Is your Smartphone causing you poor posture?

The increased use of smartphones and tablets has encouraged a forward head posture in many people, and over time the head adapts to this position. In the past, this common head position was known as a dowager’s hump, and it was associated with elderly people. Today we see this more commonly in the younger population.

Good alignment or posture, means that we use the most efficient amount of muscle energy to keep our joints aligned against the downward pull of gravity. If our head is held forward from staring down at a smartphone, the alignment of our entire body is thrown off kilter. This causes excess stress on our joints and ligaments that support our joints. Your muscles have to use increased force and energy to work against the excess load, which in turn causes all our tissues, such as fascia, nerves, blood vessels and even your internal organs to be under increased tension. This can lead to pain and dysfunction. Unfortunately, the majority of jobs today, involve sitting for 8 hours, looking at computer screens.

Our bodies do not like being sedentary for hours on end. Postural muscles fatigue and muscles that should be used for movement take over and tighten up. During the teenage years in particular, good posture is a challenge with increased screen time, slouching and growth spurts. One of the last bones to finish growing is in fact the collarbone and when your teenager is constantly slouching, the upper spines final resting position can often be in a rounded position. Apart from all the facts about good posture being better for your body, another truth is that proper posture, simply makes you look better, healthier, and more confident!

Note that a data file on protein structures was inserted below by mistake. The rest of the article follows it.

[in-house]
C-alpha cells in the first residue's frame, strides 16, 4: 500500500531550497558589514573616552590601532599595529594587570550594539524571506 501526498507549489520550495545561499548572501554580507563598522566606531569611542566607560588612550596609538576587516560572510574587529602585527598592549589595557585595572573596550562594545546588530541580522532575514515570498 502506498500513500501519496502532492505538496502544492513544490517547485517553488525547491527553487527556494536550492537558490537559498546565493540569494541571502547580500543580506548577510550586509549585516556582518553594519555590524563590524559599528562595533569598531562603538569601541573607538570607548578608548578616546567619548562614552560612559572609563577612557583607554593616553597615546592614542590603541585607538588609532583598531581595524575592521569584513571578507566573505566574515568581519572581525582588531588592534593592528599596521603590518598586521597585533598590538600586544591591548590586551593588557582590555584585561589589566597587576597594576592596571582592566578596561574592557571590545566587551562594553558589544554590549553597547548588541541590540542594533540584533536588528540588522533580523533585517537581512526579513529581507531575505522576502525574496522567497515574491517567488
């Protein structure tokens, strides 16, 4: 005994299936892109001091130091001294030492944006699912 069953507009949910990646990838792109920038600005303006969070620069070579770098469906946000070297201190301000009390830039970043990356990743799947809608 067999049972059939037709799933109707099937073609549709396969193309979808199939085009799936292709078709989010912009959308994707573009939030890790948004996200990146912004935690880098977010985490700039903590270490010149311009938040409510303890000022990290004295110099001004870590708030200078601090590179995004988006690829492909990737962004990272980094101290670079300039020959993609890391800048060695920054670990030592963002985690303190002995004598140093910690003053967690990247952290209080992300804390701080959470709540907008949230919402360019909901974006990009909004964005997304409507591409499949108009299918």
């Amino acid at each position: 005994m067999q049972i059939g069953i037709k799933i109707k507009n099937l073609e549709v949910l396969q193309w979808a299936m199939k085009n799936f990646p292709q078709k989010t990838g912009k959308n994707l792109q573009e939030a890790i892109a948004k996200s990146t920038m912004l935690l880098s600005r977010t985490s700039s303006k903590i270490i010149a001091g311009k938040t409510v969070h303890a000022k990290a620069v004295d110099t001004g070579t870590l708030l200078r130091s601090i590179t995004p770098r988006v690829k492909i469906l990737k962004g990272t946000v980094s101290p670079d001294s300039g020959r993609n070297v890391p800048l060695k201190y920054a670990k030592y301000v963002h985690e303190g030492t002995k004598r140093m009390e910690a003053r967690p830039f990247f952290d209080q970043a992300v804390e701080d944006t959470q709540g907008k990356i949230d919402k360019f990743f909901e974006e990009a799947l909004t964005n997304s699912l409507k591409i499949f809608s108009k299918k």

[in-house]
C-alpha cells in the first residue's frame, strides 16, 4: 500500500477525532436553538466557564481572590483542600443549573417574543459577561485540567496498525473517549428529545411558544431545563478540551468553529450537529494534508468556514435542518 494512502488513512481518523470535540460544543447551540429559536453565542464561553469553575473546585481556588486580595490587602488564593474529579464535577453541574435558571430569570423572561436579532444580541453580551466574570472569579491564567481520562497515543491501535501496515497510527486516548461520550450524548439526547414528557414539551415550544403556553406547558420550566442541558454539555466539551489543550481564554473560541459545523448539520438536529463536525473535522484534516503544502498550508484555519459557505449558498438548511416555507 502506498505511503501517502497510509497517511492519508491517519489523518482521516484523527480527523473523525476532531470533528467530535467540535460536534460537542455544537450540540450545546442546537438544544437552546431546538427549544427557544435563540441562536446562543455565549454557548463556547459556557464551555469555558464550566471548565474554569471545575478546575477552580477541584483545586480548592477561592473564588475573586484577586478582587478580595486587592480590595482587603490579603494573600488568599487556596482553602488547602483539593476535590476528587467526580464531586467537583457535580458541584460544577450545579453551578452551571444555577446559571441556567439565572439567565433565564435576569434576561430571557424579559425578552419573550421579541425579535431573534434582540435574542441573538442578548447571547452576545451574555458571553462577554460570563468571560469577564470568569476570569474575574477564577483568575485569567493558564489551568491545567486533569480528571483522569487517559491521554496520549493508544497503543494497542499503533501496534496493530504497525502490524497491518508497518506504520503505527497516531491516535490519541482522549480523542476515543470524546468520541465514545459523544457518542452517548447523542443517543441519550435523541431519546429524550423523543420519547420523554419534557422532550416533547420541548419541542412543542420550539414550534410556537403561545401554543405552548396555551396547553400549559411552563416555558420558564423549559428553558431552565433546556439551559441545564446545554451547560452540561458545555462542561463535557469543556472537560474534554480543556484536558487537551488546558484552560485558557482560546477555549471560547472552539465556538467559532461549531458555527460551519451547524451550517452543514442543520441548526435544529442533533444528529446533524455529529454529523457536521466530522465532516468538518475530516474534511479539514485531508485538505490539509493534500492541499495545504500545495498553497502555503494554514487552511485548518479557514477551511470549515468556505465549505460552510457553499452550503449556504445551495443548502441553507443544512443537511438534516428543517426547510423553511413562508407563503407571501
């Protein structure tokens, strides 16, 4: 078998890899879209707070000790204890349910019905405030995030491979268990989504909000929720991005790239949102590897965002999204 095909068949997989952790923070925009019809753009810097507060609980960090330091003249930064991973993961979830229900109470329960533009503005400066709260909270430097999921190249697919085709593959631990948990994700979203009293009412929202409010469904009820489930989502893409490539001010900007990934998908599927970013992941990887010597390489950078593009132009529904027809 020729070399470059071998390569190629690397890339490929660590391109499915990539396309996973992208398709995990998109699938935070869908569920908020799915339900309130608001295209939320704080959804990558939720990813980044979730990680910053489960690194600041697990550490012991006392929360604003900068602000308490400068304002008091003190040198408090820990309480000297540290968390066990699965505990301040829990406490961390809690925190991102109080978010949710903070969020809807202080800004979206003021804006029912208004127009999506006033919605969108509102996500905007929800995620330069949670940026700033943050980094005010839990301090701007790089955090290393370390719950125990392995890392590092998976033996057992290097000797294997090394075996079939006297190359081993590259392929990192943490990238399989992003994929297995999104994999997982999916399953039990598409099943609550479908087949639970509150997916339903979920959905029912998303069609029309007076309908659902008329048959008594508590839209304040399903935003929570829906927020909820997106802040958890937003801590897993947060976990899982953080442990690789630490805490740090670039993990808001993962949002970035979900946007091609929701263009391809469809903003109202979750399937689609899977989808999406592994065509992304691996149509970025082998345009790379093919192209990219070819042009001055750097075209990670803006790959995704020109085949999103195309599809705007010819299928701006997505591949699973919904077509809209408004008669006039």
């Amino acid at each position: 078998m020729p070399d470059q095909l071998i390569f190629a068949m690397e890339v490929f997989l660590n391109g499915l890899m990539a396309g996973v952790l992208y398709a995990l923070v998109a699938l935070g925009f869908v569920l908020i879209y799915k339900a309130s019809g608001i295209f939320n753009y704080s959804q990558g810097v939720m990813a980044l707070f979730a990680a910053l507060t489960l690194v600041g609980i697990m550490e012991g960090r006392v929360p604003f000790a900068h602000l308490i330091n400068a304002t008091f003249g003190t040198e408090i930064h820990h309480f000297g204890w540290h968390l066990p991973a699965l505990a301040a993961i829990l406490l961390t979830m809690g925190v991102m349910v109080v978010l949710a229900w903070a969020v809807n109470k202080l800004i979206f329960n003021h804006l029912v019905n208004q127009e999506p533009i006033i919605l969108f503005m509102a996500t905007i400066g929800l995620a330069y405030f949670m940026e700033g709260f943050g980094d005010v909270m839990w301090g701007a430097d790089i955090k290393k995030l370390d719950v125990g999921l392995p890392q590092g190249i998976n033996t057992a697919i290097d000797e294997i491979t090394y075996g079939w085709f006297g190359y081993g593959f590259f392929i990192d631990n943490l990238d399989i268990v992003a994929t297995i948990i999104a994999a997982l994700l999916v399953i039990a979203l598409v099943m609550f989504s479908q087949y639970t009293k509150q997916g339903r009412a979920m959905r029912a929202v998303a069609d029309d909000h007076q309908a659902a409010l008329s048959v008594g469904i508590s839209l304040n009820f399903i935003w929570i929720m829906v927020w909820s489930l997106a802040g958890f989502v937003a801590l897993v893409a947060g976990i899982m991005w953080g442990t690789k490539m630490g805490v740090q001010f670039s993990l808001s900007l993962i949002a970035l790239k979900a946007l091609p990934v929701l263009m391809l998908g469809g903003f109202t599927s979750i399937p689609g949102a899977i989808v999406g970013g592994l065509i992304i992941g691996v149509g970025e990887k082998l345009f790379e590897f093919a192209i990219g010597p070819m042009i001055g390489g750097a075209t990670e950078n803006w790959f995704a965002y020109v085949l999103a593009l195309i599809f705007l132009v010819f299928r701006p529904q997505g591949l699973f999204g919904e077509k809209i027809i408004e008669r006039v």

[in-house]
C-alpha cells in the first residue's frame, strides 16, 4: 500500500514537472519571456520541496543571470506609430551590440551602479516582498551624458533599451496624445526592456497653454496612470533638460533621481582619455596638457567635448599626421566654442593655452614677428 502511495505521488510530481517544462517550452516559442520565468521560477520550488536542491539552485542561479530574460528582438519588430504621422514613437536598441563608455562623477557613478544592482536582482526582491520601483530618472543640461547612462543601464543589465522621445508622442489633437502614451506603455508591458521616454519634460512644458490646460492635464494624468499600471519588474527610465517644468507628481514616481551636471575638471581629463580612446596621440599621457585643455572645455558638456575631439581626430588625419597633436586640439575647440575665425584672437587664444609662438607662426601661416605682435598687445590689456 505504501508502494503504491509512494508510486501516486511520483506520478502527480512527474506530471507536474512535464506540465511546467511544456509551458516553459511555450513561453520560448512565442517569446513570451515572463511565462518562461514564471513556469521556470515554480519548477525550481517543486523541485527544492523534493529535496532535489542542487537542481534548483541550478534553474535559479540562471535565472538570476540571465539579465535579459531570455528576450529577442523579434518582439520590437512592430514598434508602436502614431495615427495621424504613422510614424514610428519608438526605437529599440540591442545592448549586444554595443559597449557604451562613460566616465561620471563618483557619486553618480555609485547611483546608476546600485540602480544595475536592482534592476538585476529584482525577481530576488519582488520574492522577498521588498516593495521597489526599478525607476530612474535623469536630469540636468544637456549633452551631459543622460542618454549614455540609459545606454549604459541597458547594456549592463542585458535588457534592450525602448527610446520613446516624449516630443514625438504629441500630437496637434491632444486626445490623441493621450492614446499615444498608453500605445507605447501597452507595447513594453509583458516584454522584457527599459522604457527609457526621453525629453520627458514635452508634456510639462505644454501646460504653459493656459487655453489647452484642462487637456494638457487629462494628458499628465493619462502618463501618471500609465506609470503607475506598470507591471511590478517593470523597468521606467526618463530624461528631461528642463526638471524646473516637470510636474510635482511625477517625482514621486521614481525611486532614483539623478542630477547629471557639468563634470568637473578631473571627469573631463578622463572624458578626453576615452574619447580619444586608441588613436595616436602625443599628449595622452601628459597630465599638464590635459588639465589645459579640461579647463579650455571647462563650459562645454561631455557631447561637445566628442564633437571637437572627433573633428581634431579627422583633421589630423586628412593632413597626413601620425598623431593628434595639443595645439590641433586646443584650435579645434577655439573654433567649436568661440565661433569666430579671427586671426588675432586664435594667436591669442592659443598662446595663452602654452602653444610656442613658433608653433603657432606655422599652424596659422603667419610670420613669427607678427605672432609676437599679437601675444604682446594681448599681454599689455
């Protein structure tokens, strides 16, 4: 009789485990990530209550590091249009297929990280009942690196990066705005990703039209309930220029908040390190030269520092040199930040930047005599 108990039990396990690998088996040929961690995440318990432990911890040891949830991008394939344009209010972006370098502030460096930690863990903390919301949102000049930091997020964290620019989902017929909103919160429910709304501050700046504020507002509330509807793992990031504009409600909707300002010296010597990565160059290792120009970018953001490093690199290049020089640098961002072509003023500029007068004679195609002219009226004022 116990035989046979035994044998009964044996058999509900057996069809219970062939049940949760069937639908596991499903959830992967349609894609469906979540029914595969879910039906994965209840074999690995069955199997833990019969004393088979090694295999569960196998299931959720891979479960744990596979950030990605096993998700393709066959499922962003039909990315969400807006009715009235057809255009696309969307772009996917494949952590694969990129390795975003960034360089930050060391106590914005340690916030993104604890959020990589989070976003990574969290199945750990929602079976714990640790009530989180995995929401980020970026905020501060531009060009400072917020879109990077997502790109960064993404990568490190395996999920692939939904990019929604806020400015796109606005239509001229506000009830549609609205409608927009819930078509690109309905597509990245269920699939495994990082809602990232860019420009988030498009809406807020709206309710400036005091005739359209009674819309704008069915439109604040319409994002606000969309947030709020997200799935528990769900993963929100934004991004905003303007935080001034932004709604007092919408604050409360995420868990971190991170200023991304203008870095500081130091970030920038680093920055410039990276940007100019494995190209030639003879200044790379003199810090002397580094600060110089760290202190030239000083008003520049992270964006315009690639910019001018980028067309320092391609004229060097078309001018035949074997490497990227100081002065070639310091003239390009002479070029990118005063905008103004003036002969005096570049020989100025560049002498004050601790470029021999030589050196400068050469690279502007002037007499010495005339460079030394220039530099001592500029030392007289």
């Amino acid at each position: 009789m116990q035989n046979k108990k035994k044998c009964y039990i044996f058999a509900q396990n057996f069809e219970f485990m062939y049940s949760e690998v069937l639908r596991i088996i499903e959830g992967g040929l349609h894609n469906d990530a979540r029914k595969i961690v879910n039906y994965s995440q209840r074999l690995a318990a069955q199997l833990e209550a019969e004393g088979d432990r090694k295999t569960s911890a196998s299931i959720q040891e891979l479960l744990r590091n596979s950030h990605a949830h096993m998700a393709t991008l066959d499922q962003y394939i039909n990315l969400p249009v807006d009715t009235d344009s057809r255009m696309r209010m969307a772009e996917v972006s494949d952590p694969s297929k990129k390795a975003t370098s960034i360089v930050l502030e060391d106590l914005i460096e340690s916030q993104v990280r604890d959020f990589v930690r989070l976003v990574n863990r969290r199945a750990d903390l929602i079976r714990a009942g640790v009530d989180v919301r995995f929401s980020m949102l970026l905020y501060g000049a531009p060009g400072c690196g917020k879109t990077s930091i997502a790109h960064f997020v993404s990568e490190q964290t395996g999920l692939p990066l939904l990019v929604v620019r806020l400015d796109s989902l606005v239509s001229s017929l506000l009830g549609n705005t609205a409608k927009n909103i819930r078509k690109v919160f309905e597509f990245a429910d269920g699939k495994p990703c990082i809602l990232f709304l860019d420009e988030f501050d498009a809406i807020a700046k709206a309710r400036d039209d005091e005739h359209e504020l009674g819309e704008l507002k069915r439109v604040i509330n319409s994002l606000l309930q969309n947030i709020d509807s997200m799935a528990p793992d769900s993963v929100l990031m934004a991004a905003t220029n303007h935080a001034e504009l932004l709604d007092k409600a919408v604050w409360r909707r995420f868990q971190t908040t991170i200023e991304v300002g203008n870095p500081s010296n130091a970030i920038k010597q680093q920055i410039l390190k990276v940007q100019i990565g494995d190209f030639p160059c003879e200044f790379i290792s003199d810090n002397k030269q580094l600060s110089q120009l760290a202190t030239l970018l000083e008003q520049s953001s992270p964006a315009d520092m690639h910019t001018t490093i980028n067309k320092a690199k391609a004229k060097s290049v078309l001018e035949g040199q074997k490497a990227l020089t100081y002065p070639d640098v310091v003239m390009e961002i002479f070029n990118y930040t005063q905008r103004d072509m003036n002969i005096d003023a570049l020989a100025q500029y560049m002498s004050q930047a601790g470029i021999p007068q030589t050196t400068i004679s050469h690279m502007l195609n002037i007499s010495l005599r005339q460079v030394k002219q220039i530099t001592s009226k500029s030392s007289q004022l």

Try this simple Posture check

1.) Stand with your feet 6-10 cm from a wall. You should be able to comfortably place the back of your head, your shoulders and your bottom against the wall without markedly changing your posture.
2.) As an exercise, rest the back of your hands and forearms on the wall and gently slide them up and down the wall without increasing the arch
of your back. Repeat slowly, but painlessly 8-10 times. As your back muscles get stronger and your chest muscles get longer, you will be able take your arms higher and higher up the wall.
3.) If this is exercise is very difficult for you, you may want to seek the advice of a physiotherapist, to advise you on what muscles, need to be stretched and which ones need to be strengthened. Remember our bodies thrive on movement, so put down those phones, and take a break from the social media world. Your messages will still be there when you get back from your power walk!